As much fun as bull terriers in nudist camp

mosquitoe

New Member
Chinese-Taiwan
Hello!

I've been reading the book "The White Darkness" by Geraldine McCaughrean, it's a young adult novel which sets in Antarctic, and there's two paragraphs I can't really catch the meaning, the first one is: (I'll post the second one in another thread)

I remember him signing a form..."parent or guardian." That's good. I don't mind. Maxine would. Maxine says parents are as much fun as bull terriers in a nudist camp.

Question: I know that Maxine must mean parents are dull or something, not really "fun", but what's the connection between bull terriers and nudist camp?


Thank you!
 
  • Thomas Tompion

    Senior Member
    English - England
    To expand Biblio's explanation: bull terriers are famously fierce breed of dog - they used to be bred for fighting, and they have the reputation that when they bite something they don't let go.
     

    LnGwStX

    Member
    English, USA
    I would like to add that I have never heard the expression before, so it may not be a very common idiom, but I understood it immediately because I know the dog's reputation and can imagine what would be scary about the nudist camp -- for a man, anyway. So it's probably a case of the writer using colorful language to drive a point home, and it isn't necessarily a statement one would have encountered previously.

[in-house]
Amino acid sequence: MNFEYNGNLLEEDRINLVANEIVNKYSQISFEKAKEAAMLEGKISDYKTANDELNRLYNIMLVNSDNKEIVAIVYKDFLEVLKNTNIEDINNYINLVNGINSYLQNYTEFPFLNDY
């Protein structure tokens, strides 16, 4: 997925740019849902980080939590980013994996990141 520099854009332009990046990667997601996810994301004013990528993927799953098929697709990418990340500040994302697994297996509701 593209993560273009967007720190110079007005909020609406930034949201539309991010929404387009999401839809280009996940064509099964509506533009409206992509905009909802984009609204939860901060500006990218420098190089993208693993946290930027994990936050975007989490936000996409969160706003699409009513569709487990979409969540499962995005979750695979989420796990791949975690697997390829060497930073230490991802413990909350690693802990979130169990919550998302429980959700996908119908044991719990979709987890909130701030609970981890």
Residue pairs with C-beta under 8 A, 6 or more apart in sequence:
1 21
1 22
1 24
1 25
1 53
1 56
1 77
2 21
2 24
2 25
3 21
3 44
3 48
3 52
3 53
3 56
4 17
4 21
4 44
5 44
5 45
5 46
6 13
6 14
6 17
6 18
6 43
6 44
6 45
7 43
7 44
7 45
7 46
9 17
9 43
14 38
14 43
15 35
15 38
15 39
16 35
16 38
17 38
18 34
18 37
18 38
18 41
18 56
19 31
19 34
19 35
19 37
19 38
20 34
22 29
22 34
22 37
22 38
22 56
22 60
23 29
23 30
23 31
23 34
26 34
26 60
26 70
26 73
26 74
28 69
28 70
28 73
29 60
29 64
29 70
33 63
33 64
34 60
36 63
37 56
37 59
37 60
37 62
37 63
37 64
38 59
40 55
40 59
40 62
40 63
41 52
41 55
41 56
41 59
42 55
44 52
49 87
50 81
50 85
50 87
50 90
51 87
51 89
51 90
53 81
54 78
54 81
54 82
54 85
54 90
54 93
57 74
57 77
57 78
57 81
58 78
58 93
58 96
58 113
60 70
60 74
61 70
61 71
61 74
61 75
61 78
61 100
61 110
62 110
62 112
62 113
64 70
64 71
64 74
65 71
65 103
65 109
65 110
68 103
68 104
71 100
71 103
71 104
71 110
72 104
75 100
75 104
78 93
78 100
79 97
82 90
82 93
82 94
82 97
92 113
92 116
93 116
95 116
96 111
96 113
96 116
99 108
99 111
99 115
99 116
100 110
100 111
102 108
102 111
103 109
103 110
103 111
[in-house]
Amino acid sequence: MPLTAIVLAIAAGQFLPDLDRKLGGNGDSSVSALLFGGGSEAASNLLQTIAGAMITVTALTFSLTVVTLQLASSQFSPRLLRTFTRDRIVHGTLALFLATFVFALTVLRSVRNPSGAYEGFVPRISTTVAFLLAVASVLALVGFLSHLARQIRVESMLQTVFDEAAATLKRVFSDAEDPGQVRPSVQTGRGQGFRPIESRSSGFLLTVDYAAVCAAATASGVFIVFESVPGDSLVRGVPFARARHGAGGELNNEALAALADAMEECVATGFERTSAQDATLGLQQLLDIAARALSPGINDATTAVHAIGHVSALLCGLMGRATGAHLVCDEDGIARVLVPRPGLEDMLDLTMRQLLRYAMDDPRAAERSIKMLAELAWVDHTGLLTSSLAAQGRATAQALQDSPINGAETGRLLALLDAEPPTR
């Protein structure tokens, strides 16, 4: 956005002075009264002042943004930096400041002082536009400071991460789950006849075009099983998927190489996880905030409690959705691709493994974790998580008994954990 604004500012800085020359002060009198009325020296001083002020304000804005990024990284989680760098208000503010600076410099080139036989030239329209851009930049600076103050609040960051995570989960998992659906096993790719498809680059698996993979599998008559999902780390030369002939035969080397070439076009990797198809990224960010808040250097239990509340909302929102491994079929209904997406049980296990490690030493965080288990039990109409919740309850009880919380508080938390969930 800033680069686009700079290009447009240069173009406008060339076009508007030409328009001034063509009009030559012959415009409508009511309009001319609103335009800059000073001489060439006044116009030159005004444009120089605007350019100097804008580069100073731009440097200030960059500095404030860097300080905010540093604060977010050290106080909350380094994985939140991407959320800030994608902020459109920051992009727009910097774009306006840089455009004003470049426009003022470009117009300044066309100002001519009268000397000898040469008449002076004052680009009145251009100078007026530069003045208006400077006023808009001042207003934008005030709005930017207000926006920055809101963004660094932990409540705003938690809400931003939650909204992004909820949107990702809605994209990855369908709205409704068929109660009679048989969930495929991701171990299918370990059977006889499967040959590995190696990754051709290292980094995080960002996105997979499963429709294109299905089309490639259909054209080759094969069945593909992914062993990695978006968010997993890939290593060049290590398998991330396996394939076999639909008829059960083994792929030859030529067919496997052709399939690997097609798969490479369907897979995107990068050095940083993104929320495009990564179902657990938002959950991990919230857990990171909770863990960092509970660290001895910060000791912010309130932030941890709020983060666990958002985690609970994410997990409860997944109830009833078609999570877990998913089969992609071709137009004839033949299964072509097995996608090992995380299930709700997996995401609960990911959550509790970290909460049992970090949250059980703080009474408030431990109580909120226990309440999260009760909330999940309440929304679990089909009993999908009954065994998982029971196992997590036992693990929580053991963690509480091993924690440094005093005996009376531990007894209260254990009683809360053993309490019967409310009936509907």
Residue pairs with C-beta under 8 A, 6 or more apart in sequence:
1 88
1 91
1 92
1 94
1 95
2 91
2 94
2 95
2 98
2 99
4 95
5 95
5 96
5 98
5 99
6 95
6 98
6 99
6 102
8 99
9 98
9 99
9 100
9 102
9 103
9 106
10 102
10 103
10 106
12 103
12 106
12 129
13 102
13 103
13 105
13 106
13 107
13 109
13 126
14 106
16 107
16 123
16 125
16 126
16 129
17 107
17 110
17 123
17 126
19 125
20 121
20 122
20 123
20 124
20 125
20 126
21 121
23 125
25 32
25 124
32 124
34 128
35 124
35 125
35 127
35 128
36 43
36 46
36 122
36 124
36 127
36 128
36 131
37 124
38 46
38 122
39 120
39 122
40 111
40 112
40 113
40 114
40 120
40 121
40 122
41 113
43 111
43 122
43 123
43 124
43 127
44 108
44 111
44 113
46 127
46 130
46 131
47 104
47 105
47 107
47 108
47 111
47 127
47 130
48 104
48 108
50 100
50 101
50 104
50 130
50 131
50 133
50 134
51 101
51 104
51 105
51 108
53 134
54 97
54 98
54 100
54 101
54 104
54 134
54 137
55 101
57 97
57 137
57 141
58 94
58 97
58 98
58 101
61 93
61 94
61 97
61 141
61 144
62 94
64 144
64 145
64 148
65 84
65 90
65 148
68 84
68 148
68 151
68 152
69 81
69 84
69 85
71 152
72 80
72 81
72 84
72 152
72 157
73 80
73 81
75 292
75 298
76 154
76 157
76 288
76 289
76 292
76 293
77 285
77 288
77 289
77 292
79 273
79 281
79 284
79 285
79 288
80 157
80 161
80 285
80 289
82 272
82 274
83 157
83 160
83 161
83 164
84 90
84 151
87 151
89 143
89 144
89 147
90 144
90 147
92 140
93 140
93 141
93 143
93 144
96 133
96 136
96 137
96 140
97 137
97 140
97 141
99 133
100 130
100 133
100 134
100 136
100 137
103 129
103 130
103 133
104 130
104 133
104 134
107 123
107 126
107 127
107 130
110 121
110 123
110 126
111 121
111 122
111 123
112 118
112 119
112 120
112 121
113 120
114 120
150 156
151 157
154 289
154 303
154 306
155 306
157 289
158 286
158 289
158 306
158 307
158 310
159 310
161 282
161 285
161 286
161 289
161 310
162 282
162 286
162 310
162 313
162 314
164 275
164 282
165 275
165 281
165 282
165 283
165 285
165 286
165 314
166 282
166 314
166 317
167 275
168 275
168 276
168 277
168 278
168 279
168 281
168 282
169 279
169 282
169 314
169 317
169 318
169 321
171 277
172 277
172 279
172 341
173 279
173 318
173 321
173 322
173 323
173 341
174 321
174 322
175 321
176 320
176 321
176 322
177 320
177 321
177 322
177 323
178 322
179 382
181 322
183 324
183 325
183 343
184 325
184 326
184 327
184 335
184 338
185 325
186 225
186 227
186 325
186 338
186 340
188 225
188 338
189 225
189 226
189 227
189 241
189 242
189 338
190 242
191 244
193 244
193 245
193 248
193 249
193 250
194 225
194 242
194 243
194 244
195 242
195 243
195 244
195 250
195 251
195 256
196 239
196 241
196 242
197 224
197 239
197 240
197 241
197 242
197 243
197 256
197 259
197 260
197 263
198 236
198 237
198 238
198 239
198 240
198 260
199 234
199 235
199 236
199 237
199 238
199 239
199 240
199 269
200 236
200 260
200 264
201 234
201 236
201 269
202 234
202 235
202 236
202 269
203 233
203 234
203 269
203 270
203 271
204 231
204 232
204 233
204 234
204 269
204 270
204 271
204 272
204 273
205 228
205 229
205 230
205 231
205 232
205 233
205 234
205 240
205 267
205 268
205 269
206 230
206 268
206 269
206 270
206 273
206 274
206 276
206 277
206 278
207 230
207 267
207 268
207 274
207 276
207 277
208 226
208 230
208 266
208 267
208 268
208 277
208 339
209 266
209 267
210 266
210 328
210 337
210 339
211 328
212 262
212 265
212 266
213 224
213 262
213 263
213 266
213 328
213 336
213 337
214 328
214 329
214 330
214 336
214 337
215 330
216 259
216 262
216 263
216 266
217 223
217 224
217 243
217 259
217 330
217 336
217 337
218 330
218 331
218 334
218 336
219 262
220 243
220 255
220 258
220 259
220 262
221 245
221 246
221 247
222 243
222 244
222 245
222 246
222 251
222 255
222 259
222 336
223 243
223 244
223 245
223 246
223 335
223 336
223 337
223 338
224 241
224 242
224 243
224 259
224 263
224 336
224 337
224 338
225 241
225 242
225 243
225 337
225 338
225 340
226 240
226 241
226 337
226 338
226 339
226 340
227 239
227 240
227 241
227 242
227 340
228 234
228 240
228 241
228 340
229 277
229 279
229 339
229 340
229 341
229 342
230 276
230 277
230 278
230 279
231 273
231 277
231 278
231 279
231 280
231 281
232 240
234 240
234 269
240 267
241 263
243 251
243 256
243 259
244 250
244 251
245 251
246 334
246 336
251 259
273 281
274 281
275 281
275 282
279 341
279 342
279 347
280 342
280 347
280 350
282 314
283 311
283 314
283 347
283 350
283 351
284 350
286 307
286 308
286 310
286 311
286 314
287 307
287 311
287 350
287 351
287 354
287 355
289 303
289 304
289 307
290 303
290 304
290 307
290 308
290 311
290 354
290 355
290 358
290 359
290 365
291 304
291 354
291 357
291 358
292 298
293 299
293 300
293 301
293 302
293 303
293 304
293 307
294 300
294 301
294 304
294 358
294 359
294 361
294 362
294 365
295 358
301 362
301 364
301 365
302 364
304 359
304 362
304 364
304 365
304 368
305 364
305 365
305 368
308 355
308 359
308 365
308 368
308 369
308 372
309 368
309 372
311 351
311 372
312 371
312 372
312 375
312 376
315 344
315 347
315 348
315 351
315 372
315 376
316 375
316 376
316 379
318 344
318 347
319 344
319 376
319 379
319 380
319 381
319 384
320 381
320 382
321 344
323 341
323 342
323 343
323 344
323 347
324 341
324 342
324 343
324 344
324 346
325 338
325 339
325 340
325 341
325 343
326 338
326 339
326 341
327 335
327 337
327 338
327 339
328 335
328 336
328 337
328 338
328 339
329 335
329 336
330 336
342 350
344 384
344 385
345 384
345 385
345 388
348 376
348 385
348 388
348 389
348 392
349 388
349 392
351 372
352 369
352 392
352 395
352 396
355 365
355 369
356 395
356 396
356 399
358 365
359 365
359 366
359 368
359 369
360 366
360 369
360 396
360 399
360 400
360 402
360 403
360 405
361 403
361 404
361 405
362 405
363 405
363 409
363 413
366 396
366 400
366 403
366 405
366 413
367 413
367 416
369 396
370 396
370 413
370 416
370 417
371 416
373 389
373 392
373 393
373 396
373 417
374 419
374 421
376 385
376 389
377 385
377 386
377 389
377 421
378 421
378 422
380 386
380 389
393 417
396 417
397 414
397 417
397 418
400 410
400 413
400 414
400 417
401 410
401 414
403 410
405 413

mosquitoe

    New Member
    Chinese-Taiwan
    Thanks everyone, these are helpful information! Just one more thing: so the word "fun" in this sentence meant "annoying" for their kids or just "not fun"?
     

    cycloneviv

    Senior Member
    English - Australia
    No - fun means fun, not annoying. "As much fun as" = "Equally as fun as". A bull terrier at a nudist camp would not be very much fun at all. Parents are the same: not very much fun at all.
     
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